And, of course, they had to go there, where the story was… Which leads us nicely to another problem… One I’ve talked about (At length) before…

That ABBA Song… That Fucking ABBA Song.

I hope you know the one I mean… Many of you will, because for a while, it was quite fashionable to bawl out “MONEY MONEY MONEY… IT’S SO FUNNY… IN A RICH MAN’S WORLD!” when properly lubricated on a Saturday night. But now that I’ve made it clear, let’s explain, for the privileged and stubborn thinkers, why this is a problem.

I would love to write things examining nice workplaces. I would love to hold up examples of companies that succeed, and do so because of their progressive practices. It would help convince people that yes, you can make money, and not have to crunch, and not have to be an Old Boy’s Club. But there is a problem. A big one, completely unrelated to the problem of whether a company or institution wishes to talk to you in the first place.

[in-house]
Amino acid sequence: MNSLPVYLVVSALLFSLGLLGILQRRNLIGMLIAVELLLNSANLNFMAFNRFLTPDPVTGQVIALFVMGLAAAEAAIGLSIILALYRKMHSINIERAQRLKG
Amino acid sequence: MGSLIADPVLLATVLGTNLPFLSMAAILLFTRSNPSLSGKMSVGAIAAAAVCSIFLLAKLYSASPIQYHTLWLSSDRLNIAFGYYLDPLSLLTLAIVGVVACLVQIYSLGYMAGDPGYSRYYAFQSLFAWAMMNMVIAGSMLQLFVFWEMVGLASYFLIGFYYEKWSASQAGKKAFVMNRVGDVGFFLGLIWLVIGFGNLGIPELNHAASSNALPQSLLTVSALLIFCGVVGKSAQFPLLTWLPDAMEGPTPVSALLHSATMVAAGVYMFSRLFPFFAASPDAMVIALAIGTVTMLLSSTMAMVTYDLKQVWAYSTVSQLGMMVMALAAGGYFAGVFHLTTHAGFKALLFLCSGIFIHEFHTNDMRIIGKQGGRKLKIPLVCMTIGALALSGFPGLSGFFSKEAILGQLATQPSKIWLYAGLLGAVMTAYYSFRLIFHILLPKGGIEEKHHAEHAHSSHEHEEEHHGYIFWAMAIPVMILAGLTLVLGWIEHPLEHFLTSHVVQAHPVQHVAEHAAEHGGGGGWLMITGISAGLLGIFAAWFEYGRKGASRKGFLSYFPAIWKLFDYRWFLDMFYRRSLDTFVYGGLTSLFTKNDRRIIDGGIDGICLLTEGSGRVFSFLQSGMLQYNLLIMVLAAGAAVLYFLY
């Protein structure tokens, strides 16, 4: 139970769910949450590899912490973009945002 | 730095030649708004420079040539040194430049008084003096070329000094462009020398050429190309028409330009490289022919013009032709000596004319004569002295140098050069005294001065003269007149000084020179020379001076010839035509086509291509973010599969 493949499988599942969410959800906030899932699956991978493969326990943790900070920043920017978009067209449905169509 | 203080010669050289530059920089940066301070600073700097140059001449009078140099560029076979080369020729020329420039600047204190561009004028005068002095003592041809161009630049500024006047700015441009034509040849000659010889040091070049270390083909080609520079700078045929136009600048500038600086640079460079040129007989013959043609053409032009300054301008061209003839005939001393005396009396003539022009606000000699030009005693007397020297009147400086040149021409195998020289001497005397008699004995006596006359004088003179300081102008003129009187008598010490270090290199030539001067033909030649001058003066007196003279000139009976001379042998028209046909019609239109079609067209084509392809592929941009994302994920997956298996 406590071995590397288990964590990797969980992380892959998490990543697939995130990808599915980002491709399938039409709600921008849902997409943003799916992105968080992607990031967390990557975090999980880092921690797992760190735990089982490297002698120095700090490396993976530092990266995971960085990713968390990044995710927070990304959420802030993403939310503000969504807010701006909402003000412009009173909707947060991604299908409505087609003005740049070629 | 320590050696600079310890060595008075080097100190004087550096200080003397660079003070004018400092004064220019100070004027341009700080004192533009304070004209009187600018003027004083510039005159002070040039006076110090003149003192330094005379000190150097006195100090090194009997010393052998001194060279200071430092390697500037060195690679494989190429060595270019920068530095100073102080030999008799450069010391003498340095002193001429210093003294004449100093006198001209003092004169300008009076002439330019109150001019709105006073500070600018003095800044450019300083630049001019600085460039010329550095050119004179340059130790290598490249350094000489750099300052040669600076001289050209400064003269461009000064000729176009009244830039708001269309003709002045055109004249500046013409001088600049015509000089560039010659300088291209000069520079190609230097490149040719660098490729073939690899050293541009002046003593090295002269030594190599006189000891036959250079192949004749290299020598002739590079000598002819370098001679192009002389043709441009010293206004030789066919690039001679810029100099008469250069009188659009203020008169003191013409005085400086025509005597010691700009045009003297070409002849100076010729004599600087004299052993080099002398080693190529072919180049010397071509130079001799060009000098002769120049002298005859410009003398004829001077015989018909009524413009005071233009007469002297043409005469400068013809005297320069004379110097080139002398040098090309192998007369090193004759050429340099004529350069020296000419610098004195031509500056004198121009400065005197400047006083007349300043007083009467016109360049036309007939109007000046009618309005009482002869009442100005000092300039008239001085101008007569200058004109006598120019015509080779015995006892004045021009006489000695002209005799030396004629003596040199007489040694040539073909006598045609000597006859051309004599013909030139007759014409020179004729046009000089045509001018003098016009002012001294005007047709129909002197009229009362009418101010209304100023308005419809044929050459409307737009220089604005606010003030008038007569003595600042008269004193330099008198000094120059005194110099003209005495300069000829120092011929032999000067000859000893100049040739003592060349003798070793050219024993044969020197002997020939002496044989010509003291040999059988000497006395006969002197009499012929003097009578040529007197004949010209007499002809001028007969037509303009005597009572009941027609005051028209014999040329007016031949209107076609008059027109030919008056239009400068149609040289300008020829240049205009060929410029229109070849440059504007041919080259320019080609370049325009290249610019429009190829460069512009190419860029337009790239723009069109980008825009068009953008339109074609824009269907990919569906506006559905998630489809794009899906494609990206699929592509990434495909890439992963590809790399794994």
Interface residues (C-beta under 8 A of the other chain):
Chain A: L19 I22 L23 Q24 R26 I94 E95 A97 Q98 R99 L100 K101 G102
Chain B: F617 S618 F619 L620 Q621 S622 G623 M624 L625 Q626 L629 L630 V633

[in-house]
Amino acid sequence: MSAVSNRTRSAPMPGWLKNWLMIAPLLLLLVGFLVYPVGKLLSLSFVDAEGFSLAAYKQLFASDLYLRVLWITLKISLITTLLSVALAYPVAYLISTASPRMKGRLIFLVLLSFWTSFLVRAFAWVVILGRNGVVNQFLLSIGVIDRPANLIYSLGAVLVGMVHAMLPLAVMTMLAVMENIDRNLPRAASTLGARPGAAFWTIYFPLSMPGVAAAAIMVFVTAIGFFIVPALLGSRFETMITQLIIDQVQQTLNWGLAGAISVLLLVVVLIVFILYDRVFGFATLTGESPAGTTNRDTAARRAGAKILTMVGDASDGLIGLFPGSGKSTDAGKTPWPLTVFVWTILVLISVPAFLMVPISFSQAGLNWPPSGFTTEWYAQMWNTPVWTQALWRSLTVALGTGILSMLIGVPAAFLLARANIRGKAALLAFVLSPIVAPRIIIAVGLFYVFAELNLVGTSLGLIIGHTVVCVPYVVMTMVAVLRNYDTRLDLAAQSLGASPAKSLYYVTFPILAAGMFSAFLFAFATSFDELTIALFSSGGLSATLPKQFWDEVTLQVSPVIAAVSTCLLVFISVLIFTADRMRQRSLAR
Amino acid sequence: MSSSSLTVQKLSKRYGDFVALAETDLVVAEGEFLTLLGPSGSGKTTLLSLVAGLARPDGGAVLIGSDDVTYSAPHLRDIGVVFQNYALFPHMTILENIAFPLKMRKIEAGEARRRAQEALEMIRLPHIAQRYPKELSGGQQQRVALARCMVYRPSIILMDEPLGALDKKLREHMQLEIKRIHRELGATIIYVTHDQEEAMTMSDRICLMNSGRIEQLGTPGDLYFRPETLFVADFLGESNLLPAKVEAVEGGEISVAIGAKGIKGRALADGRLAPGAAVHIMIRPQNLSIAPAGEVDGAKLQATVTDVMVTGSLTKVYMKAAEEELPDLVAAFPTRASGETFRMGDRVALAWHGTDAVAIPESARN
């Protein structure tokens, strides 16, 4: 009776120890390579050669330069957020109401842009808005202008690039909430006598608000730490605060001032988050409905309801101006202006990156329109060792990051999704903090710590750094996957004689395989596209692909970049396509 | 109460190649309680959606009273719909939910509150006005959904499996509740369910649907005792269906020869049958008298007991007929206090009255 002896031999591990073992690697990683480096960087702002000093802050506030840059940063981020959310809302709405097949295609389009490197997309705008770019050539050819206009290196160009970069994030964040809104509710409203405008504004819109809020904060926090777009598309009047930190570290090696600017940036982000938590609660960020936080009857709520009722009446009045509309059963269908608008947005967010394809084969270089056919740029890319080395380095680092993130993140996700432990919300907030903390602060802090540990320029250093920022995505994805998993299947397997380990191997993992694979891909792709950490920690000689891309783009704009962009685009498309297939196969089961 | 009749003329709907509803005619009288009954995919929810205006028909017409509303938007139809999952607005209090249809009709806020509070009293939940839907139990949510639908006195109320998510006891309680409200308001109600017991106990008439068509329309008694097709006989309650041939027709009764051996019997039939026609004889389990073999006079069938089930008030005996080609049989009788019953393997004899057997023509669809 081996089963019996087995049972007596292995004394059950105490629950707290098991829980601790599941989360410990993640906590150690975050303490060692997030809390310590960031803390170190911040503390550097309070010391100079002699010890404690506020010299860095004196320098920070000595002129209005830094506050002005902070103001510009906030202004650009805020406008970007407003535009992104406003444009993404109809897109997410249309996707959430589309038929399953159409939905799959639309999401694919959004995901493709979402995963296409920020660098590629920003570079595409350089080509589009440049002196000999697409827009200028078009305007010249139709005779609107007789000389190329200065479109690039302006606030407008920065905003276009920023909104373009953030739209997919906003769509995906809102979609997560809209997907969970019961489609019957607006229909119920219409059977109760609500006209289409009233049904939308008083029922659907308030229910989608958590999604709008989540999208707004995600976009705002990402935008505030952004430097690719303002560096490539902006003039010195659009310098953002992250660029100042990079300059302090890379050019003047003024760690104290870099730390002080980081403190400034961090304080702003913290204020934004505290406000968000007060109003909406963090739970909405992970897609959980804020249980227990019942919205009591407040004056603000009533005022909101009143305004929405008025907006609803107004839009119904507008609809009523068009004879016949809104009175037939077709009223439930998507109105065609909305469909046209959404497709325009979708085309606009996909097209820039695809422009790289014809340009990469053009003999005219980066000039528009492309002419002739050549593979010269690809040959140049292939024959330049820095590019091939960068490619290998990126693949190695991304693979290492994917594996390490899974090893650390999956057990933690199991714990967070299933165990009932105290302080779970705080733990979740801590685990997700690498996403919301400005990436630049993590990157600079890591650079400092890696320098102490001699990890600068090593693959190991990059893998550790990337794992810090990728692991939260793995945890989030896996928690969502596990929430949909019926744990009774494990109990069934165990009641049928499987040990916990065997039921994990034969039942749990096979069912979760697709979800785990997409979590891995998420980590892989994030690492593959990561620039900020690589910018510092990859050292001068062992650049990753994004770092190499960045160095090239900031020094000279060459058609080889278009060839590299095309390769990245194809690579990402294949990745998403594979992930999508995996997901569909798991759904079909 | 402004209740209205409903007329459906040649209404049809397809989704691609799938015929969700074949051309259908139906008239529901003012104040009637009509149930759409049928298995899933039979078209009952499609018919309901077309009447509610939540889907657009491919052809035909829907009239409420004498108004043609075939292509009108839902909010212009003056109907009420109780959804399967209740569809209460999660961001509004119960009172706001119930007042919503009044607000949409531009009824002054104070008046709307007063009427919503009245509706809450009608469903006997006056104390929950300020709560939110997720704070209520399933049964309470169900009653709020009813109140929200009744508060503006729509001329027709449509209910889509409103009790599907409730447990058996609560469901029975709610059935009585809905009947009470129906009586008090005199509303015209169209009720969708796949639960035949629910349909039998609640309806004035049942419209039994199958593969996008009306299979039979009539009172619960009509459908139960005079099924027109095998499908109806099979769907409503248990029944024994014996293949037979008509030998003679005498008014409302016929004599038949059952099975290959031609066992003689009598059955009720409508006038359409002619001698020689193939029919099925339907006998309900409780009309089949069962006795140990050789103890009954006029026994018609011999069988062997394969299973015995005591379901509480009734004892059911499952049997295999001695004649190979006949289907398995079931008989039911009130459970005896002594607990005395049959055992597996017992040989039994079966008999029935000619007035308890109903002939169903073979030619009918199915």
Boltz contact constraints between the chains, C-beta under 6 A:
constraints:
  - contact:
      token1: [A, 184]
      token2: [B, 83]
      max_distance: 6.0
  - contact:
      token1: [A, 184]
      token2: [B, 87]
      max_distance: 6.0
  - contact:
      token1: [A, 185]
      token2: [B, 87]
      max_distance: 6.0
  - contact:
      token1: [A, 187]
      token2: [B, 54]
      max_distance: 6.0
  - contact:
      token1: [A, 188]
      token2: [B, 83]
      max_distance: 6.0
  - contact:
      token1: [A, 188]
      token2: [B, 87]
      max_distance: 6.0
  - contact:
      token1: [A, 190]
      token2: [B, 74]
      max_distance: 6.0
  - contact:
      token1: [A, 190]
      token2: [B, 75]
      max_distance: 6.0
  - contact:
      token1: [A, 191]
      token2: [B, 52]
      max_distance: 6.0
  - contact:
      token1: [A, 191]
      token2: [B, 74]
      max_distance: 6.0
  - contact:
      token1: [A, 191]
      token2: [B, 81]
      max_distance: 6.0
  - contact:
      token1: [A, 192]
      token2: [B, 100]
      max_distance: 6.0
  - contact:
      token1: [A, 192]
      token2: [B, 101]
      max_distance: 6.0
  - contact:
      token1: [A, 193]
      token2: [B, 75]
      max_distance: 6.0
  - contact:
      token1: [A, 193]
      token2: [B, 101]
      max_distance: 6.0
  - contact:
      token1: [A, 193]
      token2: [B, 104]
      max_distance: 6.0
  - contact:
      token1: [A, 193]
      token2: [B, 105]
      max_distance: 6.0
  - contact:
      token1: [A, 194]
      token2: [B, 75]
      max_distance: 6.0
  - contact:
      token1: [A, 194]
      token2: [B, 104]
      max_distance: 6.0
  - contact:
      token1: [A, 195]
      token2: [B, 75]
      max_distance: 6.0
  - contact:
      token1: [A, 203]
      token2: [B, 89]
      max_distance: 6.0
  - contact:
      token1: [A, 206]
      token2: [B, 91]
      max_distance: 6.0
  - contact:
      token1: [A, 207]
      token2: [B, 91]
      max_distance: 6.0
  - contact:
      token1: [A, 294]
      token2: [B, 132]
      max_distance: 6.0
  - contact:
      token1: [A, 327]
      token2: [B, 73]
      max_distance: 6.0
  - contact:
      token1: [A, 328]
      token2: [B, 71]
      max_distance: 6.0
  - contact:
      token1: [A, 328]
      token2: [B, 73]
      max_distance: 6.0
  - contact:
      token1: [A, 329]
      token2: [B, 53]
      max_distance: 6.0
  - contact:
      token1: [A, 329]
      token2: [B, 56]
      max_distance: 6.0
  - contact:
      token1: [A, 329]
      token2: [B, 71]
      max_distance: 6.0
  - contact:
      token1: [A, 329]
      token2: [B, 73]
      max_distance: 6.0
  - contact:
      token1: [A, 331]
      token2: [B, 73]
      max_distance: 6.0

You have to get there. Now, if you are working for a larger group, there is a higher chance that you will have the scratch to do such a thing… But for the majority of folks, including commissioned writers (As opposed to regular staff writers)… That isn’t the case. So you have two options. Only one of them is practical for many, only one of them is preferable. They are mutually exclusive.

The first is to be invited, all expenses paid. This, you may think, is the preferable one. But this is the practical one. Why would that be? Well, let’s remember the most common put-down for a review or preview that a reader disagrees with:


Or some variation.